Halifax and Bank of Scotland are in talks over a possible £26bn merger to create a bank to rival the big four on the high street.
Halifax, the UK's biggest mortgage lender, confirmed last week the companies are negotiating a “merger of equals” although, at £17bn, Halifax is valued at around £7bn more than BoS.
The banks say a merger would on a nil-premium basis involving a straight swap of shares. The move has taken the industry by surprise as BoS is seen as a takeover target following two failed merger attempts with Natwest and Abbey National.
BoS was elbowed out of the Natwest deal last year by larger rival Royal Bank of Scotland, while the tie-up with Abbey was dropped after Lloyds TSB made an £18bn offer, currently under scrutiny by the Competition Commission.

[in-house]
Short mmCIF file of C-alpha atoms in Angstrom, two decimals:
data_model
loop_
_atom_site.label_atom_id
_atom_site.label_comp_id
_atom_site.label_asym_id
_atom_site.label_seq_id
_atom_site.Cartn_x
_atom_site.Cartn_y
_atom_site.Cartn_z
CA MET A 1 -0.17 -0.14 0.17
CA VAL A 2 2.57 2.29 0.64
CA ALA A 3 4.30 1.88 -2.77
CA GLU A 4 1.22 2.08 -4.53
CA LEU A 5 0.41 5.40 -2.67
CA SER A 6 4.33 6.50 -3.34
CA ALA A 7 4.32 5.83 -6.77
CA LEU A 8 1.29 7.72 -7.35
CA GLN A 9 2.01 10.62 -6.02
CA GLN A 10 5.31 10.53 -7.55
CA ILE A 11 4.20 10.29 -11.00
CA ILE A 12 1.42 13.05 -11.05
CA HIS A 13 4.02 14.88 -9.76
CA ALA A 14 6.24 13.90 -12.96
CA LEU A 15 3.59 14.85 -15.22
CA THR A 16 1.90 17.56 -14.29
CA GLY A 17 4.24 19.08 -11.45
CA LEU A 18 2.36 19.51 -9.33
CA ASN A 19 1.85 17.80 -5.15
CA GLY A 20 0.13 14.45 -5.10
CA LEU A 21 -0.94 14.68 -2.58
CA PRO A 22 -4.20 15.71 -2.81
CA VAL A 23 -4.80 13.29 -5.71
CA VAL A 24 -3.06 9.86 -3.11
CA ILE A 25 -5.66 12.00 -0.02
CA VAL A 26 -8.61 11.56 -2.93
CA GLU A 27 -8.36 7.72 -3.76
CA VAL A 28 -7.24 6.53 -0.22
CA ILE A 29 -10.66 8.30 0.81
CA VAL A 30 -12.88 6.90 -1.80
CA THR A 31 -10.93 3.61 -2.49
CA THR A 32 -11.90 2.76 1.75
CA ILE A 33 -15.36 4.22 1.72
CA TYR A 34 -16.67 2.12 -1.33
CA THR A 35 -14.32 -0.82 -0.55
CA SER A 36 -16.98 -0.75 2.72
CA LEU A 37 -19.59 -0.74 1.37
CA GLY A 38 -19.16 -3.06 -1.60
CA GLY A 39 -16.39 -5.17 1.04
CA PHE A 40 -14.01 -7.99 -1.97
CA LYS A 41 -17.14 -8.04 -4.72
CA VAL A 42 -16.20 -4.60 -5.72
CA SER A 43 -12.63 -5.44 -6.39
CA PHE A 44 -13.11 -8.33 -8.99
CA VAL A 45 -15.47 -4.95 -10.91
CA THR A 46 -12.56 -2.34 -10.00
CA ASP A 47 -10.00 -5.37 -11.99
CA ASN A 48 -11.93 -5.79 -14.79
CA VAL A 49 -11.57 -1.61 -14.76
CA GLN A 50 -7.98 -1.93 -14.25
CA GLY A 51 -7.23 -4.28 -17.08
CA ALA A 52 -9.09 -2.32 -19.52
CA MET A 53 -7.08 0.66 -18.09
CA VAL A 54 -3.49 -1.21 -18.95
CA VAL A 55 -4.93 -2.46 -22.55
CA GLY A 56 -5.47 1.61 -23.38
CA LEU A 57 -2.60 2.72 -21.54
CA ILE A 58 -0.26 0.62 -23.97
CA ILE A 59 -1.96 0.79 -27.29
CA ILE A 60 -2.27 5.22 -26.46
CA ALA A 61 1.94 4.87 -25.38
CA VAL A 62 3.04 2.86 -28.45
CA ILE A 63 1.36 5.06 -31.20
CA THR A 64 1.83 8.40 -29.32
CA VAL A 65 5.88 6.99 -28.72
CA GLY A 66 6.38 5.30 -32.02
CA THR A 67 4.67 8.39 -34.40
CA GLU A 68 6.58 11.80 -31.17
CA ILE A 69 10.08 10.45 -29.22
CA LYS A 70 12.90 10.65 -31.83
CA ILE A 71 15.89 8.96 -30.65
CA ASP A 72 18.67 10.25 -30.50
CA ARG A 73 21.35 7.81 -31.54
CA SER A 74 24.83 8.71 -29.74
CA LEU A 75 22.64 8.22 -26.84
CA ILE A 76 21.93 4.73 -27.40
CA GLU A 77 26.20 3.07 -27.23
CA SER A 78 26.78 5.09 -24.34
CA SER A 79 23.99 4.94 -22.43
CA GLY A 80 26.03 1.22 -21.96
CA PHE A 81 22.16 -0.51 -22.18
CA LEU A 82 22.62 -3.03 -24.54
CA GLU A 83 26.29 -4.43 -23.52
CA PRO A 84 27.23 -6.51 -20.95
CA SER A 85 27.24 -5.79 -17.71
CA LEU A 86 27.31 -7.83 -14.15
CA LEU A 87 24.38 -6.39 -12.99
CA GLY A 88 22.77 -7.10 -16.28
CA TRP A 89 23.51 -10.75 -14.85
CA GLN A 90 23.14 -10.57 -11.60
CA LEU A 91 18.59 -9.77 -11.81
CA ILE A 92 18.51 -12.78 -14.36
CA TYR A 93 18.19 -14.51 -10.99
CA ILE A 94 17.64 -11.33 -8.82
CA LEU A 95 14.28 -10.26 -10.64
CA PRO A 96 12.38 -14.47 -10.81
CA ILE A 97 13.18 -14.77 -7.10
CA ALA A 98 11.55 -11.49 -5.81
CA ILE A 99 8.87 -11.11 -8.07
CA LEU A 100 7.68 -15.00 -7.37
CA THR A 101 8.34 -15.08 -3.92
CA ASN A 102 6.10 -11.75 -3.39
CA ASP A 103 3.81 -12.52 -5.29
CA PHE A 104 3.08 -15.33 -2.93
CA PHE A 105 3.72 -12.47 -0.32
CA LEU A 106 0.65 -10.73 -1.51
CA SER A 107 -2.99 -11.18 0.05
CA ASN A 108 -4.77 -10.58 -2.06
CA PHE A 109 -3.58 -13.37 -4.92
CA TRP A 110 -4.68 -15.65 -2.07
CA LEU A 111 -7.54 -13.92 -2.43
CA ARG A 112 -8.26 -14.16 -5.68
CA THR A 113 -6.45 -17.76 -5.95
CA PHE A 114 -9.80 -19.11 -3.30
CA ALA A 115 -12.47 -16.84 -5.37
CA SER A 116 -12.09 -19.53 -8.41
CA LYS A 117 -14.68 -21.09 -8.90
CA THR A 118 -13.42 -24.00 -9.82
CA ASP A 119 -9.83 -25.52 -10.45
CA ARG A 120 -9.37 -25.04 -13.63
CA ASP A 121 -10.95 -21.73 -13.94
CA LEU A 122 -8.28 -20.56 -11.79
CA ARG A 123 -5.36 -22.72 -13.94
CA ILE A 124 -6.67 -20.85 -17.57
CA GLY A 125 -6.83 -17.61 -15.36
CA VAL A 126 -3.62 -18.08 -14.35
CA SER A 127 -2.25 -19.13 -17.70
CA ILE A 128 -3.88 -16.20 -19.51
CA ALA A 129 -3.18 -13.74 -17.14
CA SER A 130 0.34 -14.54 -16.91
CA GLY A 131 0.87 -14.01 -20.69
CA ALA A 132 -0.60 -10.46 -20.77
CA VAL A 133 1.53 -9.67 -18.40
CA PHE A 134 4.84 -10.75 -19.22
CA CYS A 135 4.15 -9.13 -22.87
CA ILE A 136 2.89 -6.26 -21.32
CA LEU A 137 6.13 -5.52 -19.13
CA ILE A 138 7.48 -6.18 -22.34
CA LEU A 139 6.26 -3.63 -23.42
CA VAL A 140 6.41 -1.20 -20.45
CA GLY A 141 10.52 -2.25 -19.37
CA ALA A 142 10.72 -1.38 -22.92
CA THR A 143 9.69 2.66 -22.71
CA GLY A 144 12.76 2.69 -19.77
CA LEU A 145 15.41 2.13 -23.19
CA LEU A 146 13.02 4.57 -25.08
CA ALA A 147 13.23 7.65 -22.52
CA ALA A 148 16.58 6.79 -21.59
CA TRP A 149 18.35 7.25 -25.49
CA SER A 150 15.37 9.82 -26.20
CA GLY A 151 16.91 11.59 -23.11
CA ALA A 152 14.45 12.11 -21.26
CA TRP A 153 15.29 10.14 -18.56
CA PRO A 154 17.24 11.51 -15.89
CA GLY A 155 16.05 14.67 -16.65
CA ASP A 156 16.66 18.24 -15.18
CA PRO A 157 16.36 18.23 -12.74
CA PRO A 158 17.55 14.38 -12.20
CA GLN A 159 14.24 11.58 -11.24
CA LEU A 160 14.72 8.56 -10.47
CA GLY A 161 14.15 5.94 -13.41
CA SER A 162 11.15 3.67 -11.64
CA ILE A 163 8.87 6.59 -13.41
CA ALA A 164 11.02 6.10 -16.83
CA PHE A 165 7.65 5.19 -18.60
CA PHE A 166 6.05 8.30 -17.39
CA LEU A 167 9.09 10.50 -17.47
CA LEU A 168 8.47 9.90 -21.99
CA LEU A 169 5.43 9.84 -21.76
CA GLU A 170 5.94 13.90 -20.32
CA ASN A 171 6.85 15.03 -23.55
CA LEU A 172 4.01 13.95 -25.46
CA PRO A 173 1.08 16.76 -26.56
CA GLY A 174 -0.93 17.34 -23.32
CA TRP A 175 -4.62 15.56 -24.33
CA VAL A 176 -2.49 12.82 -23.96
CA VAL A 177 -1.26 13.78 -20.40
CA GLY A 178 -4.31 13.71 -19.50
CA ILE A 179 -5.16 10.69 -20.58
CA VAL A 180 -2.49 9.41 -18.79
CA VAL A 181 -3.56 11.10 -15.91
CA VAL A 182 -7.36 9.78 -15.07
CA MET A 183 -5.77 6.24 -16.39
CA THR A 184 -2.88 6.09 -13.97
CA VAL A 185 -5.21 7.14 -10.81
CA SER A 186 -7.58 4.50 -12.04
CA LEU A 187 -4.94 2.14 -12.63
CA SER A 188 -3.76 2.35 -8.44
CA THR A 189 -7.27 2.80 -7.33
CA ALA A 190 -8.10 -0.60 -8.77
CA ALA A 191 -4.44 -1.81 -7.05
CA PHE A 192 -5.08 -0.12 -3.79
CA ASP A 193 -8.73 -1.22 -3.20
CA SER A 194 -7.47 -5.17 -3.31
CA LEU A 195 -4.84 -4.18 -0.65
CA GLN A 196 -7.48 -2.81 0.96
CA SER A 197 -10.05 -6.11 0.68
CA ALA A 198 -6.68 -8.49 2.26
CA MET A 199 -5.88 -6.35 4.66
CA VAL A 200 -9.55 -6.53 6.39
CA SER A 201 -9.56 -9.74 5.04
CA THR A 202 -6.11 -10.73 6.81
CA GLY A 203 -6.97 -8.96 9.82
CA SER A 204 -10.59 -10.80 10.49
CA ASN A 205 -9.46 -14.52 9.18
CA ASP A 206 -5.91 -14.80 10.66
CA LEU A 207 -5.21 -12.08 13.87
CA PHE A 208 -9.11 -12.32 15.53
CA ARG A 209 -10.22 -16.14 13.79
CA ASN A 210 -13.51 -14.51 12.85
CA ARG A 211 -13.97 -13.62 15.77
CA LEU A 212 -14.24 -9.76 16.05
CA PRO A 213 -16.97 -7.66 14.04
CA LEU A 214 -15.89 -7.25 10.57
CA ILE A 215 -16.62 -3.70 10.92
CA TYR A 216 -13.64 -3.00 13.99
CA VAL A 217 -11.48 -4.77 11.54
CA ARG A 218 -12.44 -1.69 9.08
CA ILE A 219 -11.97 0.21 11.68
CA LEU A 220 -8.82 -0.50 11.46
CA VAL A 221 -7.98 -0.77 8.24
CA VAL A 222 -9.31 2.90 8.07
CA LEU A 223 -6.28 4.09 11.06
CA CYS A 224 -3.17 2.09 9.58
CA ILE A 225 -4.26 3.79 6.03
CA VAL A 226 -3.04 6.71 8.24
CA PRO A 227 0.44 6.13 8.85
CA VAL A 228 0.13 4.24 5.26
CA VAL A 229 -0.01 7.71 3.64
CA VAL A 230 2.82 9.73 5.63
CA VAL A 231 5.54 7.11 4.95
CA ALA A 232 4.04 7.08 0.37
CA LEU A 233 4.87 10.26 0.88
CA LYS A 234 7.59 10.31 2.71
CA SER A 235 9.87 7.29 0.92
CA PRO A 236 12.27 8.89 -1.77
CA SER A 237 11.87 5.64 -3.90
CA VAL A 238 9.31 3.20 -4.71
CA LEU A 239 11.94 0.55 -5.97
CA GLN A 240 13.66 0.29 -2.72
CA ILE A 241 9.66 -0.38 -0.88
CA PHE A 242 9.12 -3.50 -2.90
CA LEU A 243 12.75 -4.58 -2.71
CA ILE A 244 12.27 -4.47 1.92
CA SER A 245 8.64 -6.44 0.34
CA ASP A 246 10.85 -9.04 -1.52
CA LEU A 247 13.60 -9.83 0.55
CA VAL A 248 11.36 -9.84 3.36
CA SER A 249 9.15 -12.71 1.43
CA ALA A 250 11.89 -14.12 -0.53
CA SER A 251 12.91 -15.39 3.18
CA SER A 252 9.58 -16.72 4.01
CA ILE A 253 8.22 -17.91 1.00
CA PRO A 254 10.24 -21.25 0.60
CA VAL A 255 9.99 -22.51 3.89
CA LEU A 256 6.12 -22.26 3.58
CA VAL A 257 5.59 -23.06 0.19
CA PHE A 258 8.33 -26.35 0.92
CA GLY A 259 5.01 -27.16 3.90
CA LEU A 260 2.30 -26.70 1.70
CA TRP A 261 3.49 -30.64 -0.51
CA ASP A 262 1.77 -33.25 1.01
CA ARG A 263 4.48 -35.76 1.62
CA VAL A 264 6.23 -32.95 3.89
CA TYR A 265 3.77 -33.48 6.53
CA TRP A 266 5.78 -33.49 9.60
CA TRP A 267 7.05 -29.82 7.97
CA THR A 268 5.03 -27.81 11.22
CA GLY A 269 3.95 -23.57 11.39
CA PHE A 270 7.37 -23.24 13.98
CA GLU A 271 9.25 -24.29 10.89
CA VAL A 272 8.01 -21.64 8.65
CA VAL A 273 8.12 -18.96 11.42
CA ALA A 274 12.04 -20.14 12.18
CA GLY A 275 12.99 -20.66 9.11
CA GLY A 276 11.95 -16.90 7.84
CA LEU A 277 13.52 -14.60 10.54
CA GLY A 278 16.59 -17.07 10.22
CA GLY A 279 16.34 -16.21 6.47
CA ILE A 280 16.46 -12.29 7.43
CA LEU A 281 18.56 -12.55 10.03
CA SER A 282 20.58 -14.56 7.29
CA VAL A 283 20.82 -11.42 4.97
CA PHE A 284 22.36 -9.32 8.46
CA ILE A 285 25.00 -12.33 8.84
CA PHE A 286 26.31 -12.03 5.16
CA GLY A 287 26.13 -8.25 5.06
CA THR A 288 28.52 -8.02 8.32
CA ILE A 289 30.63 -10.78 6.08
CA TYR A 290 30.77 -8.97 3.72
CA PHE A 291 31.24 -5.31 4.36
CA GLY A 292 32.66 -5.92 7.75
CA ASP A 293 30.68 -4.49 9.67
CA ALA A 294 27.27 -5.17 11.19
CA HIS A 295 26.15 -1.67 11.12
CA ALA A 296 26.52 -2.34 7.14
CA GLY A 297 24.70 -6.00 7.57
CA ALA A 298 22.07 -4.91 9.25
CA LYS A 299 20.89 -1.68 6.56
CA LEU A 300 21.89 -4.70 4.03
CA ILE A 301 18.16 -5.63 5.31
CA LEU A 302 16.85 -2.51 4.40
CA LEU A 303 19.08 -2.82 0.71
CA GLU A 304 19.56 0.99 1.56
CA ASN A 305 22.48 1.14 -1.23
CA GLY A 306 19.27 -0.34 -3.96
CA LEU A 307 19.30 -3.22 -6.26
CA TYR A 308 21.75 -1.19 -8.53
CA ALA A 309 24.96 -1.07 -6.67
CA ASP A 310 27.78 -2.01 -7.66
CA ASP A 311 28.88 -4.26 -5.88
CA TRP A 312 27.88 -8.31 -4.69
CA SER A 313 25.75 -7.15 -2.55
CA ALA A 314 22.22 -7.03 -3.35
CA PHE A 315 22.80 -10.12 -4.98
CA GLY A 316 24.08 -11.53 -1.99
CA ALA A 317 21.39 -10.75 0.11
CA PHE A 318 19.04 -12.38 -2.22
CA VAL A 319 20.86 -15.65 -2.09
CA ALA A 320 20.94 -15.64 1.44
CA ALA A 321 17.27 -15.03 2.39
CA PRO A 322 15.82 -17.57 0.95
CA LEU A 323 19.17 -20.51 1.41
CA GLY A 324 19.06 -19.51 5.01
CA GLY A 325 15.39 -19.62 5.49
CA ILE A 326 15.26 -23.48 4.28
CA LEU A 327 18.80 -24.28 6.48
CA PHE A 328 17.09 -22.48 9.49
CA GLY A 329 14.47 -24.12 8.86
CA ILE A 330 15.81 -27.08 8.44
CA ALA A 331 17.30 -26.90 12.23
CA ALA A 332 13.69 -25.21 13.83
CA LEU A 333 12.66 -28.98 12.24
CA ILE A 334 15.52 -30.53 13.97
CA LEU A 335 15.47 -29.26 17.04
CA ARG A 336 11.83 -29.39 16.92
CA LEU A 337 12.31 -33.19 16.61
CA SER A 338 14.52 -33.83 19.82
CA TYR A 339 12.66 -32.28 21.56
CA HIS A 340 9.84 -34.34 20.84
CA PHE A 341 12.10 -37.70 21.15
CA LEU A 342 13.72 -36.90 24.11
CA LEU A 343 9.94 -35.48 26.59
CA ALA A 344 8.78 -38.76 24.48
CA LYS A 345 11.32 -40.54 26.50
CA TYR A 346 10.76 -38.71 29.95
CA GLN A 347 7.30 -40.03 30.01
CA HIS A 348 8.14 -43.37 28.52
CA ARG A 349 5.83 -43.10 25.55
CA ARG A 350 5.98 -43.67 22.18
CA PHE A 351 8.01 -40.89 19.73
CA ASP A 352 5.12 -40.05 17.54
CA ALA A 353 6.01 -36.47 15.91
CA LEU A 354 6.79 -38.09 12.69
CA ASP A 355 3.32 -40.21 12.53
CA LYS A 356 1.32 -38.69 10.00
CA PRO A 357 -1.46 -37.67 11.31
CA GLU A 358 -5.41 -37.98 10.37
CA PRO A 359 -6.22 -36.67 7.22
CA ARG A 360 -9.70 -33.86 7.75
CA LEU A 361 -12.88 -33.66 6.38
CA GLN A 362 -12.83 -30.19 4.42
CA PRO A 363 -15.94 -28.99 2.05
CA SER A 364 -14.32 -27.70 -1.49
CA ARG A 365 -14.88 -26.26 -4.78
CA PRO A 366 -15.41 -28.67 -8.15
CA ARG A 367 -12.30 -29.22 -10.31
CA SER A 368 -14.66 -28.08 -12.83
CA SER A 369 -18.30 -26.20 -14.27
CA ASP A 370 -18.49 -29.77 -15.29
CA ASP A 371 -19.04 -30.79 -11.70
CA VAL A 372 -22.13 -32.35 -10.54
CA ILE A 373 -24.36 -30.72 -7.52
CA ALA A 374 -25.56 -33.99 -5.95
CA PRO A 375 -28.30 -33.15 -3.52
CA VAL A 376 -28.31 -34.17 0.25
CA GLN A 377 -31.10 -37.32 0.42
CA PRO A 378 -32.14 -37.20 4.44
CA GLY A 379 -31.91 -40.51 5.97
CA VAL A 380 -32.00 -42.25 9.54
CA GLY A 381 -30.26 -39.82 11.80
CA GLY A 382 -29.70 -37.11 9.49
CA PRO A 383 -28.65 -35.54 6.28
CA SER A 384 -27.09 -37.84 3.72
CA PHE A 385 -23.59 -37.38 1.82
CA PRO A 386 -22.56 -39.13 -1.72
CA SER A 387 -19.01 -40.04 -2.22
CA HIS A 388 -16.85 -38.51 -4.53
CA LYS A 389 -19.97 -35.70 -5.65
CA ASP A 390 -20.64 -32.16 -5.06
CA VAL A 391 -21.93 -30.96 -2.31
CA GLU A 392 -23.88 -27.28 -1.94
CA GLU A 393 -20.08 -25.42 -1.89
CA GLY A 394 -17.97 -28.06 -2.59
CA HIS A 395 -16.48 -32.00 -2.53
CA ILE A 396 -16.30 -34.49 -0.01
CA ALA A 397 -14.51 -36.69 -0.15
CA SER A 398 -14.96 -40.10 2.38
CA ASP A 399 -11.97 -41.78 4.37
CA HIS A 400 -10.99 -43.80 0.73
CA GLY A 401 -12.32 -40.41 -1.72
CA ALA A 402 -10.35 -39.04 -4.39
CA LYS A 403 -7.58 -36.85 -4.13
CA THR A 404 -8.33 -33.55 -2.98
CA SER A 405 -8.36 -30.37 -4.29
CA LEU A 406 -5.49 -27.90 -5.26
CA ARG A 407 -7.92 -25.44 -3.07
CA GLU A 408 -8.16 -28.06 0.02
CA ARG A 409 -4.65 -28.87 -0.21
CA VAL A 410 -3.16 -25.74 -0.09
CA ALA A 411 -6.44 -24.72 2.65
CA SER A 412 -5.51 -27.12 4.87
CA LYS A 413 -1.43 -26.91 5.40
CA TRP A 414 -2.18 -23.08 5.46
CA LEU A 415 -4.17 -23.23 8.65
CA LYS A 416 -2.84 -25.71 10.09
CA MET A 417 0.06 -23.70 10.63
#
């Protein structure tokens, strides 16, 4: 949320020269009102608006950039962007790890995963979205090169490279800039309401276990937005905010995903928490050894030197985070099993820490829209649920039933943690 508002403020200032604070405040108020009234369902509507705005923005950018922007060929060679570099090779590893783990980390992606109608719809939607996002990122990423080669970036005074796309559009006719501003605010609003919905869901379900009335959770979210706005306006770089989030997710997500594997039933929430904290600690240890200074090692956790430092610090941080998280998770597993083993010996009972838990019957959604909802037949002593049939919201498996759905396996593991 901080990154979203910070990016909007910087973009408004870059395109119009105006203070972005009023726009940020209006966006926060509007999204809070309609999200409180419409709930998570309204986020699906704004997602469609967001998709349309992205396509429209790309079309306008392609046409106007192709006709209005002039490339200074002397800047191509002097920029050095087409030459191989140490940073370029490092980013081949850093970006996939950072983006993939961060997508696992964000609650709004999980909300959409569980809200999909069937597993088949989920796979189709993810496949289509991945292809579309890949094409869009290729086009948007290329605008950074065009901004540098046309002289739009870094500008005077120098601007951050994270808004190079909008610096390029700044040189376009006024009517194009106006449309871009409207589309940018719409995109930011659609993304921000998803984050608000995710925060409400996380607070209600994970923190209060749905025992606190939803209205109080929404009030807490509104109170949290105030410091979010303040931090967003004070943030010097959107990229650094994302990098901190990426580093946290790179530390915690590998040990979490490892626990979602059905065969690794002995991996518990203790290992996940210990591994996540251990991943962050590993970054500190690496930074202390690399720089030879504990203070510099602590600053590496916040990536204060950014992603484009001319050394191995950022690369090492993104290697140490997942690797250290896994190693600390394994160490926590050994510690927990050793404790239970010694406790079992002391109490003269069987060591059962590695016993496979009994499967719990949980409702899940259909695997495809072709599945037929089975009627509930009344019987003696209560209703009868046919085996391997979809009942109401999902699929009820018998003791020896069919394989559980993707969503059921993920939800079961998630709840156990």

Industry sources say a Halifax and BoS merger would be unlikely to suffer the same fate as there is little overlap between the two in terms of current accounts and mortgage lending.
It is believed that BoS chief executive Peter Burt would initially head up the merged business, with Halifax chief executive James Crosby taking the reins after Burt's retirement.